The Horrifying Execution of William Wallace23rd Aug 2021
By Simon Bendle, Mercat Storyteller
You’ll remember the classic scene in Braveheart. A blood-strewn William Wallace – aka Mel Gibson – is spreadeagled on the execution scaffold as a grubby medieval crowd looks on in horror. Out of shot, Wallace’s executioner is busy doing something unspeakable to his nether regions. The prisoner is then urged to beg for mercy to bring to an end this horrible torture and hasten his inevitable death. But Wallace will not. “Freedom!” he shouts, defiant to the end. The crowd looks stunned. The great axe descends. The movie’s stirring soundtrack swells to a climax.
It’s dramatic stuff. Perhaps no surprise Braveheart won Mel Gibson five Oscars, including Best Picture.
Thorn in the Side of the Invading English King
But what really happened to William Wallace on his execution day seven centuries ago was of course far less Hollywood and much, much more brutal and horrifying.
The great Scottish freedom fighter had been captured and brought to London a few weeks earlier, after being a thorn in the side of England’s Edward I for years.
His trial at Westminster Hall was no trial at all. There was no jury, no opportunity for Wallace to defend himself. Declared a traitor to the English king – despite being a Scot – Wallace knew all too well what was coming next: he was sentenced to be hung, drawn and quartered the same day.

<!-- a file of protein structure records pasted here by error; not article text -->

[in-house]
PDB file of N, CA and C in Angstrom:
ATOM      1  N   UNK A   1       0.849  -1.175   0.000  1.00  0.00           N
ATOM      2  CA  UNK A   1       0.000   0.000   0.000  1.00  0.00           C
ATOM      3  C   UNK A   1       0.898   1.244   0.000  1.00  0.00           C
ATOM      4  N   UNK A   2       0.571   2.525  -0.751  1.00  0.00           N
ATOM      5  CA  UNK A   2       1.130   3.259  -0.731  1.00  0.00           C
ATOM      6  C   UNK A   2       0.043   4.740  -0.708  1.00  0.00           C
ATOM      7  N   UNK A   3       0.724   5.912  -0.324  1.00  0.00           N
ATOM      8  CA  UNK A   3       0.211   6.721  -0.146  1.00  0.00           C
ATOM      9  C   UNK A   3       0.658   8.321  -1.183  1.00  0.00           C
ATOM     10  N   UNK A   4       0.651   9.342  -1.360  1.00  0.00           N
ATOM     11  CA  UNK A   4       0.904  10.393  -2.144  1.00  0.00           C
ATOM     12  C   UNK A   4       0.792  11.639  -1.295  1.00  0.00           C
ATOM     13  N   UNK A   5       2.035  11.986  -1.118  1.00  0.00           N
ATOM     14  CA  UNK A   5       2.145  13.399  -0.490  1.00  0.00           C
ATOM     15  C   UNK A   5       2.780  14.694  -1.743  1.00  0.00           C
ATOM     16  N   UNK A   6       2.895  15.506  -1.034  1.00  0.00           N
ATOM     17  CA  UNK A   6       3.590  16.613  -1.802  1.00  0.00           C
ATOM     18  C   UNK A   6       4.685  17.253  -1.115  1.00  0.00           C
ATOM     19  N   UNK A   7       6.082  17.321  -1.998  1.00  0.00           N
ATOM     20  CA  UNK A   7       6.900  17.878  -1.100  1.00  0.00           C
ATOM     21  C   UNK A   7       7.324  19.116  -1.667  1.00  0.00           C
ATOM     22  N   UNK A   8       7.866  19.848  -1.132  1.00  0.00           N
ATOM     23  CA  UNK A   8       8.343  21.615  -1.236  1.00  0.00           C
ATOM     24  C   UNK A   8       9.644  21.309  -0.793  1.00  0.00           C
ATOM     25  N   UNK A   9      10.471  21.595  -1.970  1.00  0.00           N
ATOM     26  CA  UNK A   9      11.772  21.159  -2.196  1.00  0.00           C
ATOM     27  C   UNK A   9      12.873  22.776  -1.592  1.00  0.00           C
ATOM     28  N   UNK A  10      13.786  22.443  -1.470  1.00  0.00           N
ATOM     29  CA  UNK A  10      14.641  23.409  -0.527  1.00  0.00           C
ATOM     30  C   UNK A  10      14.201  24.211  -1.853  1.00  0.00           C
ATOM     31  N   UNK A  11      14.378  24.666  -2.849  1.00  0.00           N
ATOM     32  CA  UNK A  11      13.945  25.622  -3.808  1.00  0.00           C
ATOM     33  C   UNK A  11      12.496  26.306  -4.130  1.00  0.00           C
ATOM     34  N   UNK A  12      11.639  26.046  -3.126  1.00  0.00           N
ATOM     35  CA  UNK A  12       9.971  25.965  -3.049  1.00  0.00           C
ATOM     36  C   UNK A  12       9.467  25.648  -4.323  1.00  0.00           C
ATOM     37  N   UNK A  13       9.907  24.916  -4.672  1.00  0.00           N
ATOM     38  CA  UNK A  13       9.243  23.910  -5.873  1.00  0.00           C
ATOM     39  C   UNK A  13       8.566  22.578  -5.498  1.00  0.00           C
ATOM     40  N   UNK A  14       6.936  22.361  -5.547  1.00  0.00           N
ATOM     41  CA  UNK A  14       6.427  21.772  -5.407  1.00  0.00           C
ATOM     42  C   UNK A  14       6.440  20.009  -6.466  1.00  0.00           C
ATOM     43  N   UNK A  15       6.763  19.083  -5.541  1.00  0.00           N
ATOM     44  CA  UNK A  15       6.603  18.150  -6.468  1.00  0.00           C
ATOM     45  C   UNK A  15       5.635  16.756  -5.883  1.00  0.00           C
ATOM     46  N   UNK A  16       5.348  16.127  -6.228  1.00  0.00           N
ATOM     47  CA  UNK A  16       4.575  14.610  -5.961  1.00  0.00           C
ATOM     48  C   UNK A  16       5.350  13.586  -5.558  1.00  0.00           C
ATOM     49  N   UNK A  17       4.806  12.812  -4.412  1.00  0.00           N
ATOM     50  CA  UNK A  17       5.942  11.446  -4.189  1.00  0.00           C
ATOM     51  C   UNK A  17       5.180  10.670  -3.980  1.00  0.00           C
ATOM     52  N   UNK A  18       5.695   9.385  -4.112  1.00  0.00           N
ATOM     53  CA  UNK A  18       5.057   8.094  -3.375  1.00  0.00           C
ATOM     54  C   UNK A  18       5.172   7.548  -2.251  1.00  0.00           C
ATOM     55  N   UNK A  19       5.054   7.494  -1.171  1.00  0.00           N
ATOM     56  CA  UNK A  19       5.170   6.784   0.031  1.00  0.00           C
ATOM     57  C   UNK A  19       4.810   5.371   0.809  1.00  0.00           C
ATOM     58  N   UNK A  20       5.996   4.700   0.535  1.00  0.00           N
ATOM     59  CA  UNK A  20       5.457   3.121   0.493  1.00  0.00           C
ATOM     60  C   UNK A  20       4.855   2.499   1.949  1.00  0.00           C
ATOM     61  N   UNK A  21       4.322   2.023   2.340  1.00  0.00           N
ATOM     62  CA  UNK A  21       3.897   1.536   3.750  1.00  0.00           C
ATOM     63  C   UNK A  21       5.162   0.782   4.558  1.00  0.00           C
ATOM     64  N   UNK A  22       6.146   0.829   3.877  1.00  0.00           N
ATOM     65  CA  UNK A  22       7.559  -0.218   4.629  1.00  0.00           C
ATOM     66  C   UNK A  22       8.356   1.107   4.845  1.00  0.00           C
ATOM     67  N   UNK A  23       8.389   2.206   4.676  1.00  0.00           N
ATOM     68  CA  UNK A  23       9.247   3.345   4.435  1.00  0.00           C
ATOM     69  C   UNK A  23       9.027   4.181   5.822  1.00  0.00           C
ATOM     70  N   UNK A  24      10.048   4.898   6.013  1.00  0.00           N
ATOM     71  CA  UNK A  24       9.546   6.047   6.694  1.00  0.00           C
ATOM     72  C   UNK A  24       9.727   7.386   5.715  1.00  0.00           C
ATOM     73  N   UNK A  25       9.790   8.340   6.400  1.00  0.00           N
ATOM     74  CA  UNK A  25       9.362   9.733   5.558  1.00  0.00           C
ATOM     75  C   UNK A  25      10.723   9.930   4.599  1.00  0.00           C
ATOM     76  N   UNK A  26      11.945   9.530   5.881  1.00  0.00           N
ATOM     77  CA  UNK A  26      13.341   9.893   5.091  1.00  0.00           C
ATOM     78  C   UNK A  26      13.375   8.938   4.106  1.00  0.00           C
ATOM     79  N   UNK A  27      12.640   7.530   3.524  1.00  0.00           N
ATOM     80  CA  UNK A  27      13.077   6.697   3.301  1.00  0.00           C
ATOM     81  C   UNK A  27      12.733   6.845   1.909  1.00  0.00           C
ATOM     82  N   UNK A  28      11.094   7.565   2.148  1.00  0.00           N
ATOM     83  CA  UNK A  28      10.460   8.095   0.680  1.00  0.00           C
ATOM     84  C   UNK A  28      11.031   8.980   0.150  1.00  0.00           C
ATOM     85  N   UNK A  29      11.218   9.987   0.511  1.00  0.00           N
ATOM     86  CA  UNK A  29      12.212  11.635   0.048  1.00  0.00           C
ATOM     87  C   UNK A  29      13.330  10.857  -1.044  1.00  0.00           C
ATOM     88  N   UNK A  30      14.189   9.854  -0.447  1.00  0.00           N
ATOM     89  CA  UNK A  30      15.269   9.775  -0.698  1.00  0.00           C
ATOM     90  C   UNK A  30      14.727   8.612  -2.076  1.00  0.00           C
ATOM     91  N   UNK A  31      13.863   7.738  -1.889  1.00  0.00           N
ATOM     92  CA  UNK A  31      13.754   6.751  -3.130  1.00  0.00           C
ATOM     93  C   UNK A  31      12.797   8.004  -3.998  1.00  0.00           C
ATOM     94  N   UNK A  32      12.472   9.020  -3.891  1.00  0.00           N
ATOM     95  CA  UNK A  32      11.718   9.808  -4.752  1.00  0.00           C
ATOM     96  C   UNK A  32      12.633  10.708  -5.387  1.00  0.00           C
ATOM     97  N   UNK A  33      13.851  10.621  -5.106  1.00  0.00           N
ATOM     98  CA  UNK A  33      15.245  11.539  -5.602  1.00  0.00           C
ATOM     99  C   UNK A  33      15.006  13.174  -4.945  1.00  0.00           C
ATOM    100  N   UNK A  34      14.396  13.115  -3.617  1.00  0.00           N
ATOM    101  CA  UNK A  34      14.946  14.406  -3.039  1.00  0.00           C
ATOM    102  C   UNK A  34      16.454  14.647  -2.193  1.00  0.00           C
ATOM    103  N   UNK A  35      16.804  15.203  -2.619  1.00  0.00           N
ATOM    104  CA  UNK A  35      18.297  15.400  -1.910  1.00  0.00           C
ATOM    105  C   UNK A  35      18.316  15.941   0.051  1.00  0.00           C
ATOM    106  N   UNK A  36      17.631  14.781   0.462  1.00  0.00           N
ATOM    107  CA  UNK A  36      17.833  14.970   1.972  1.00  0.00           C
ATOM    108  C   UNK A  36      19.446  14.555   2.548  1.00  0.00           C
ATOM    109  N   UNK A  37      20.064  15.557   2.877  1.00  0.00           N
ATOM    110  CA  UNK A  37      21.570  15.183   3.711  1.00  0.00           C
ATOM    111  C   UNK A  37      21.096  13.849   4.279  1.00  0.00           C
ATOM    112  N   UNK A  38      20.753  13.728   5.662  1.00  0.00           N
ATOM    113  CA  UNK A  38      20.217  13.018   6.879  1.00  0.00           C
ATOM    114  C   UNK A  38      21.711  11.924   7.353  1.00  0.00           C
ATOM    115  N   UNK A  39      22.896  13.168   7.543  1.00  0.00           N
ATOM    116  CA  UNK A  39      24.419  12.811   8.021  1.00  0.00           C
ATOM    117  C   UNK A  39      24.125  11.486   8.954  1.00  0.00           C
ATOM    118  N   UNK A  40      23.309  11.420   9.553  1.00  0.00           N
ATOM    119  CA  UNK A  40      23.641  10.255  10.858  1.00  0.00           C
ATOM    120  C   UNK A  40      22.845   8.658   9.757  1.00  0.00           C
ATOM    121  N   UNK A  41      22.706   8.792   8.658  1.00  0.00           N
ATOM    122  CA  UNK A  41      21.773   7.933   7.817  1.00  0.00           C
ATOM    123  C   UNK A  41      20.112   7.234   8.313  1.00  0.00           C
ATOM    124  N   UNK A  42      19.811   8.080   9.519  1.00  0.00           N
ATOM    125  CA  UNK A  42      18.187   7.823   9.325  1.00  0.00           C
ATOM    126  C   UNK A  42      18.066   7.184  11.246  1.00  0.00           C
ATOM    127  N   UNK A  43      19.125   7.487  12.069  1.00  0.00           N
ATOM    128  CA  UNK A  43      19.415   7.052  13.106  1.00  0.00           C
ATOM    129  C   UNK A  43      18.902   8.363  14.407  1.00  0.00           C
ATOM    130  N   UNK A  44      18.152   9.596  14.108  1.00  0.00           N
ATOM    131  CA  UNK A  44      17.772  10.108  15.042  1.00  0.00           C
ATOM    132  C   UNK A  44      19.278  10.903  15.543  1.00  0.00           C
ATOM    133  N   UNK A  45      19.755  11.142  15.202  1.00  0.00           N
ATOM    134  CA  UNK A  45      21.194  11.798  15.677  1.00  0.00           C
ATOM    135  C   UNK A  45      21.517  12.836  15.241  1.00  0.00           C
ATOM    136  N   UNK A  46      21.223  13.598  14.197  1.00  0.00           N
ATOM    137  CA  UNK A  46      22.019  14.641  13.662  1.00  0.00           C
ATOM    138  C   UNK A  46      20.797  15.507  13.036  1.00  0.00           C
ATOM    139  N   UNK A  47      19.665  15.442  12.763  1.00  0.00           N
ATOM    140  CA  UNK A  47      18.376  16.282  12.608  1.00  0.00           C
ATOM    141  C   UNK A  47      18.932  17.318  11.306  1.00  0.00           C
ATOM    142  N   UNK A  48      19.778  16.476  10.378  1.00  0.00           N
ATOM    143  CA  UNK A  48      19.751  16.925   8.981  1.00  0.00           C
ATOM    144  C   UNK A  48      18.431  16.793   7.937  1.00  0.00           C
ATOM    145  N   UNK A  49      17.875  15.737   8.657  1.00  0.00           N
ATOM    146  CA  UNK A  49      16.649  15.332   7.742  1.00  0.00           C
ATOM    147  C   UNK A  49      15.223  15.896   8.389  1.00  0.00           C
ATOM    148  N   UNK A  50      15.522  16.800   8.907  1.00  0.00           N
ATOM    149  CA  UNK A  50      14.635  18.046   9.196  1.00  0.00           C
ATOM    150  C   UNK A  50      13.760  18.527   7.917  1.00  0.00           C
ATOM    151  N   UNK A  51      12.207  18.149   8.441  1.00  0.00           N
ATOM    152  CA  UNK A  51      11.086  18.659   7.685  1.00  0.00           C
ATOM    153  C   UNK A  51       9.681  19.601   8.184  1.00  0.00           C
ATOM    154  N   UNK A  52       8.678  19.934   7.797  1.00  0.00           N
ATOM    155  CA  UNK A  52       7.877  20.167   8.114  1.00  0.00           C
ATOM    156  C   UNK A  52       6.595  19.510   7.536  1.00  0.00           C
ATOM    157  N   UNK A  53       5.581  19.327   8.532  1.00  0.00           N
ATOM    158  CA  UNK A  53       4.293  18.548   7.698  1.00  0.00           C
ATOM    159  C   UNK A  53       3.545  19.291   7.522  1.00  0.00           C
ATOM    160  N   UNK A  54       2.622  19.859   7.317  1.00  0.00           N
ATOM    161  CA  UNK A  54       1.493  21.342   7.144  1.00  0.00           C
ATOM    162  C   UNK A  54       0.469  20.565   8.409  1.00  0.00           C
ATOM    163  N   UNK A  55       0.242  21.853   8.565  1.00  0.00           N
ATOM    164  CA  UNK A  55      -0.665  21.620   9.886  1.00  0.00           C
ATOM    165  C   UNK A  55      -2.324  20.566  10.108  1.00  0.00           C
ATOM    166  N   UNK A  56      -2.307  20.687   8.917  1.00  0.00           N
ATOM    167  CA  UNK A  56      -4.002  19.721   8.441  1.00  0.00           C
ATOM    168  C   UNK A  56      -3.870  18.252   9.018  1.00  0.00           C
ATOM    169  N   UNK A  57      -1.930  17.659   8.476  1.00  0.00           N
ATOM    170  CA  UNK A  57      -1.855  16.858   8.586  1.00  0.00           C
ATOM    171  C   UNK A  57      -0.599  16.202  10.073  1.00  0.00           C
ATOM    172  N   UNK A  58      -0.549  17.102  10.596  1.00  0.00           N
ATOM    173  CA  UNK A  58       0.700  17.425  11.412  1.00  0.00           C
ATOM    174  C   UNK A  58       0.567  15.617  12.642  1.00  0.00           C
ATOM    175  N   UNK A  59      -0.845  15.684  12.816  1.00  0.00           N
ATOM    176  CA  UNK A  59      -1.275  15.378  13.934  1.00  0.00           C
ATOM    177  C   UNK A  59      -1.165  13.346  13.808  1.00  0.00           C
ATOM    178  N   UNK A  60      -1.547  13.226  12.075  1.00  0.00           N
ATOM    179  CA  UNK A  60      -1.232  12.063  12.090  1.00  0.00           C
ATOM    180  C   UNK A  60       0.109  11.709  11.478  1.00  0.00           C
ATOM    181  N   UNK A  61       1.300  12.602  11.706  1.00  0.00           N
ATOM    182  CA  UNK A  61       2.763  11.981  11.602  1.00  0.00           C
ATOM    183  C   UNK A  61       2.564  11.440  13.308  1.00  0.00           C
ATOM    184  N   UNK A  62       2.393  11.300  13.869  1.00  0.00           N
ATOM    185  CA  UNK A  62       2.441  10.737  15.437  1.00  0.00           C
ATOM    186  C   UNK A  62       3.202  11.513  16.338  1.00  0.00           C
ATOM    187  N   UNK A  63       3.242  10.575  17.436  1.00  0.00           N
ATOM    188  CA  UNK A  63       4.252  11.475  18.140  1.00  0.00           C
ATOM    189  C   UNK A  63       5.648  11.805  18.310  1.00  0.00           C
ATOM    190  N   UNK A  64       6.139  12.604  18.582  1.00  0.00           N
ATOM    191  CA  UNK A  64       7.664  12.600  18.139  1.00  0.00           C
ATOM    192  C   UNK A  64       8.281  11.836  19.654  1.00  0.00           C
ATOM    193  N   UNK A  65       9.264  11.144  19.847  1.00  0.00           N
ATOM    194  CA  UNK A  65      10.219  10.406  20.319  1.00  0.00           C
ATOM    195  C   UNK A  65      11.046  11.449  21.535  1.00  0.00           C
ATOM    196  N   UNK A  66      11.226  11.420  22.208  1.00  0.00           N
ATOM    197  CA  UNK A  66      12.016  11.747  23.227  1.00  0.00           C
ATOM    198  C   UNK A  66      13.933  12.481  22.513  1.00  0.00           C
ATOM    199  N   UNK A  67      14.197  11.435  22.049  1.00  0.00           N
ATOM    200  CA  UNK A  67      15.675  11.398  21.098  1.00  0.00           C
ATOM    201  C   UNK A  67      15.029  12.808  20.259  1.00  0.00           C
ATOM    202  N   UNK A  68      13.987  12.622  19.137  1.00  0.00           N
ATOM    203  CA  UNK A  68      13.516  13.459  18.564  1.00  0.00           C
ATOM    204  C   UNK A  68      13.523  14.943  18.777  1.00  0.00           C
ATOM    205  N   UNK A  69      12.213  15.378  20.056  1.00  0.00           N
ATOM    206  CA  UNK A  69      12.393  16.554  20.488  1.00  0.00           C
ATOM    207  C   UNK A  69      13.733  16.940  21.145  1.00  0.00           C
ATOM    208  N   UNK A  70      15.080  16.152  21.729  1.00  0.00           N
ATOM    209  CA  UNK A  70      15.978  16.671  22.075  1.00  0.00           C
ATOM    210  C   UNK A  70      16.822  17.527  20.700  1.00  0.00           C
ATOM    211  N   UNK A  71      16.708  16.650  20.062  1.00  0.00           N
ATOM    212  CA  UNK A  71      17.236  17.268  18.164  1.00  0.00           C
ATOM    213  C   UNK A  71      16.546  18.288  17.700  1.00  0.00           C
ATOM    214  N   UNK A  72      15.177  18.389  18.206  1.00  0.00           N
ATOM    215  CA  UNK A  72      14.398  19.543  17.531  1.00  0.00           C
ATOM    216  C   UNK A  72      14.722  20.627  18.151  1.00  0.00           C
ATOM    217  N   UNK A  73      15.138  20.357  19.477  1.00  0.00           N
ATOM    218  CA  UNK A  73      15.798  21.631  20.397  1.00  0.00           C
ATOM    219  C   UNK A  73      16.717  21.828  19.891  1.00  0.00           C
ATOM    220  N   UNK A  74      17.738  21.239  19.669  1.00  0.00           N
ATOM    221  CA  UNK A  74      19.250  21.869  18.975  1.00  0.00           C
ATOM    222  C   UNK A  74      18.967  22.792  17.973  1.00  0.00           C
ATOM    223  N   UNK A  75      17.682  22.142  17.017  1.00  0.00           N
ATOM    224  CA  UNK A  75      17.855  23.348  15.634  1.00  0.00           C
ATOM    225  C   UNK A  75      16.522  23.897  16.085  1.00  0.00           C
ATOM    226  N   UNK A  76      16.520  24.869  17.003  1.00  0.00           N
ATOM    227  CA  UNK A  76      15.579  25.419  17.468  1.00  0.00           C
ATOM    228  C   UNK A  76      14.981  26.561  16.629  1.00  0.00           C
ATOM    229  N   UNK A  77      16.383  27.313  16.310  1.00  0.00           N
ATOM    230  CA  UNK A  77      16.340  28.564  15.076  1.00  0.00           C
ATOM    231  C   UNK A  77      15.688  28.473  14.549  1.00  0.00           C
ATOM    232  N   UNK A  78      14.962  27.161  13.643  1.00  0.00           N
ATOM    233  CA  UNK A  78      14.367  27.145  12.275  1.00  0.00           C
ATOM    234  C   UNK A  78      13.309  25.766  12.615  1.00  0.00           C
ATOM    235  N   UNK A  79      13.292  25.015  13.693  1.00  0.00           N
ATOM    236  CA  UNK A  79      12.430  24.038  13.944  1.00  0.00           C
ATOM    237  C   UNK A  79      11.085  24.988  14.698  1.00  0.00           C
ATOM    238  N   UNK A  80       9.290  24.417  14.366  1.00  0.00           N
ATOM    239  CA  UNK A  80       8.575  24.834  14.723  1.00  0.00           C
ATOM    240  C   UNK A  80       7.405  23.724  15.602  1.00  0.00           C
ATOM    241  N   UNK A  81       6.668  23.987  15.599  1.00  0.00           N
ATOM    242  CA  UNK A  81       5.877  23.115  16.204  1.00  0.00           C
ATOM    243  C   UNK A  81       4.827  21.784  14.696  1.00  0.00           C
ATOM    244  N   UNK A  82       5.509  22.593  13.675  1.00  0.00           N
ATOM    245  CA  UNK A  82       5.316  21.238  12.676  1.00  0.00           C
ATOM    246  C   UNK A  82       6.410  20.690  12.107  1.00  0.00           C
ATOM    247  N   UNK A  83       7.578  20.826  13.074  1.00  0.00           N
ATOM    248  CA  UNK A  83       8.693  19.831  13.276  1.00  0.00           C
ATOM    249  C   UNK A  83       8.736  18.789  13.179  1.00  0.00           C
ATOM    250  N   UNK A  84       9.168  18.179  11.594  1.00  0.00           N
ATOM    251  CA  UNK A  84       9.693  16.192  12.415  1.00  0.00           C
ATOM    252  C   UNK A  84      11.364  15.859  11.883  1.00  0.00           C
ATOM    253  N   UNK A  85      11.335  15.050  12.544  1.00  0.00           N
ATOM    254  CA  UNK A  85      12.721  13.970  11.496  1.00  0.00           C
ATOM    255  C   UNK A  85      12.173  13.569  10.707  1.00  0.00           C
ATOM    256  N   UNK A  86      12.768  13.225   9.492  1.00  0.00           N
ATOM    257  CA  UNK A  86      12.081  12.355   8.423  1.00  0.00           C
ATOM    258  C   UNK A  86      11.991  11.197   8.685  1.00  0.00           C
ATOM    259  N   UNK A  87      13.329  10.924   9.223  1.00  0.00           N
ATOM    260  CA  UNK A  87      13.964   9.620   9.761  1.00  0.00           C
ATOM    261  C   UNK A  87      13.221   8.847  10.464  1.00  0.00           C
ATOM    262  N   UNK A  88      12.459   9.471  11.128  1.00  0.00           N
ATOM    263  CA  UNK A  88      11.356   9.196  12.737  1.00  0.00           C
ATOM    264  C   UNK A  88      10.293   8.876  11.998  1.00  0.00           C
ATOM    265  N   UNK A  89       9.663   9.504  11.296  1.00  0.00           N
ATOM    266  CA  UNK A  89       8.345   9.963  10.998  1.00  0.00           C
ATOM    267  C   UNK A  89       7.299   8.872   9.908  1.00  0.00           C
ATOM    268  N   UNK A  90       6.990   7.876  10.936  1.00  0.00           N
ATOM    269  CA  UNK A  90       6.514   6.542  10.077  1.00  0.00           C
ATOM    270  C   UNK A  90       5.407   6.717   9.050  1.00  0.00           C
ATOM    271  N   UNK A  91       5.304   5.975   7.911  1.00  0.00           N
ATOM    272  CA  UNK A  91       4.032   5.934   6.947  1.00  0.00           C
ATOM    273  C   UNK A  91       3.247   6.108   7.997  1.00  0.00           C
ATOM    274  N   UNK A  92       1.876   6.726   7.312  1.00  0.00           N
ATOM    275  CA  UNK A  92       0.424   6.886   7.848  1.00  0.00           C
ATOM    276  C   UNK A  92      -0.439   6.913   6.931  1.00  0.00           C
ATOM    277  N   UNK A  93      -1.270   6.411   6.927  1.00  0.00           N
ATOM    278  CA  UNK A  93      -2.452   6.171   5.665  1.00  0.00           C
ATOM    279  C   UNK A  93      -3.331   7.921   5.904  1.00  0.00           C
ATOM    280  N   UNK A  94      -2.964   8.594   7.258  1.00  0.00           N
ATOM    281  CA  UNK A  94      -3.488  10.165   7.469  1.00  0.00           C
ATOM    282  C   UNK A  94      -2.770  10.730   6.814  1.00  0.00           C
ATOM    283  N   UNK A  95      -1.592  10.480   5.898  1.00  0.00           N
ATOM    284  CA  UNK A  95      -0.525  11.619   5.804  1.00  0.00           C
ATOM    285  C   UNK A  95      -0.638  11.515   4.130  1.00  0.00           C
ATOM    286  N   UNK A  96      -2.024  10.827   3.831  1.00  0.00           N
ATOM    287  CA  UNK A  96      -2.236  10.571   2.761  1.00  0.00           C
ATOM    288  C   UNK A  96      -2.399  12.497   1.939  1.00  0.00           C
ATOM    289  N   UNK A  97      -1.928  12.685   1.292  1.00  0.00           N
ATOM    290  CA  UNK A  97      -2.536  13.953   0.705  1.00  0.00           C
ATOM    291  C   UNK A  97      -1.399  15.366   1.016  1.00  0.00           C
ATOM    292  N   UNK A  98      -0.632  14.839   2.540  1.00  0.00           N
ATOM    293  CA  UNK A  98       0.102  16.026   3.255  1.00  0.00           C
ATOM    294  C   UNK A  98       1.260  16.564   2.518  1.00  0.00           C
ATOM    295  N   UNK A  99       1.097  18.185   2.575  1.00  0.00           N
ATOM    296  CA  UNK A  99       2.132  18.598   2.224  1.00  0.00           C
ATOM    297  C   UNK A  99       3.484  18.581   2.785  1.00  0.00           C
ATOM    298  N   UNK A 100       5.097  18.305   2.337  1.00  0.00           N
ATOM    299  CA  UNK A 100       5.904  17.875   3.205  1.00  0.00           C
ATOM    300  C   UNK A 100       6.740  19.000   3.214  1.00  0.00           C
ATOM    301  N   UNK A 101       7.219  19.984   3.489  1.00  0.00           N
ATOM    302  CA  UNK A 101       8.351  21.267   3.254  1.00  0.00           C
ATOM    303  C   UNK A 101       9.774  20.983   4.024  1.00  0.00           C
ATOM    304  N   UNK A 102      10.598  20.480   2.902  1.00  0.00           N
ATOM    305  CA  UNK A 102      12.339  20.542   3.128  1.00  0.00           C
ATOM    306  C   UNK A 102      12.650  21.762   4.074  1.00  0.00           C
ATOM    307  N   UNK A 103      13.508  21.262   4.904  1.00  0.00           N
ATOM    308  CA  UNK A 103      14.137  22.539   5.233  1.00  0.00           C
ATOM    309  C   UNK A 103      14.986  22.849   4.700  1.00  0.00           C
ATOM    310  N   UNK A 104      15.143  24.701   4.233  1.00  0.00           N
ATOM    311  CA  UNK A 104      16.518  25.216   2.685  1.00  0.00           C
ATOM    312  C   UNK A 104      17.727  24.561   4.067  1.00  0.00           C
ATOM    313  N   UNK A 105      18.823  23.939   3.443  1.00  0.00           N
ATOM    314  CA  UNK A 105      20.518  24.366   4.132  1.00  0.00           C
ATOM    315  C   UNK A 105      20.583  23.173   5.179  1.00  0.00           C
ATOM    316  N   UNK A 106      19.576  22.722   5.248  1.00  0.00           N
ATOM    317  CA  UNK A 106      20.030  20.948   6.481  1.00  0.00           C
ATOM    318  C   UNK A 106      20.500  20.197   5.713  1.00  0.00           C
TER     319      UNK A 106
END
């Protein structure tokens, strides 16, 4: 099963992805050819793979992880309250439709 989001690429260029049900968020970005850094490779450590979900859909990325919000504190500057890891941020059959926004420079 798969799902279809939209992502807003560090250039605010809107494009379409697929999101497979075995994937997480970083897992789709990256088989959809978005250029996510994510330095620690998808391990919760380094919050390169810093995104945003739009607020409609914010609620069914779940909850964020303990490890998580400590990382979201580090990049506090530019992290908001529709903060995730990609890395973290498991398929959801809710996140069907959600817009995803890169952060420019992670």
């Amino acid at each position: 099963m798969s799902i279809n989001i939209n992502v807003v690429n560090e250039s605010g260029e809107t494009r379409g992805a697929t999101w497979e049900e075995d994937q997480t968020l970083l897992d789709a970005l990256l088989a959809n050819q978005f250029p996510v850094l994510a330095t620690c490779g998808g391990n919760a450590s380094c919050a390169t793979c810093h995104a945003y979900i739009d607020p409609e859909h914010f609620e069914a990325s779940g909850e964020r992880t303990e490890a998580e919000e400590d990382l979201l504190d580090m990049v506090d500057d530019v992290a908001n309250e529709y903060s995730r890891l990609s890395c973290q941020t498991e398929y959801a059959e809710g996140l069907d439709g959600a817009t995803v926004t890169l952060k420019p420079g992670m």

Head spiked on London Bridge
If you’ve just had your breakfast, you might want to skip the next bit. Wallace was first dragged naked behind a horse to his place of execution – Smithfield - being jeered and booed by onlookers the whole way. He was hanged – but cut down before dead. While hanging and still alive, he was emasculated, and his “privy parts” burned in front of him. The executioner then opened him up, pulled out his entrails, cut out his heart, and “quartered” his lifeless body – parts of which were sent to Newcastle, Berwick, Perth and Stirling for public display. Wallace’s head, meanwhile, was dipped in tar and set on a spike on London bridge, a grisly reminder of King Edward’s “justice”.
There’s no record of Wallace yelling “Freedom!” while any of this was going on. The great man no doubt had other things on his mind at the time.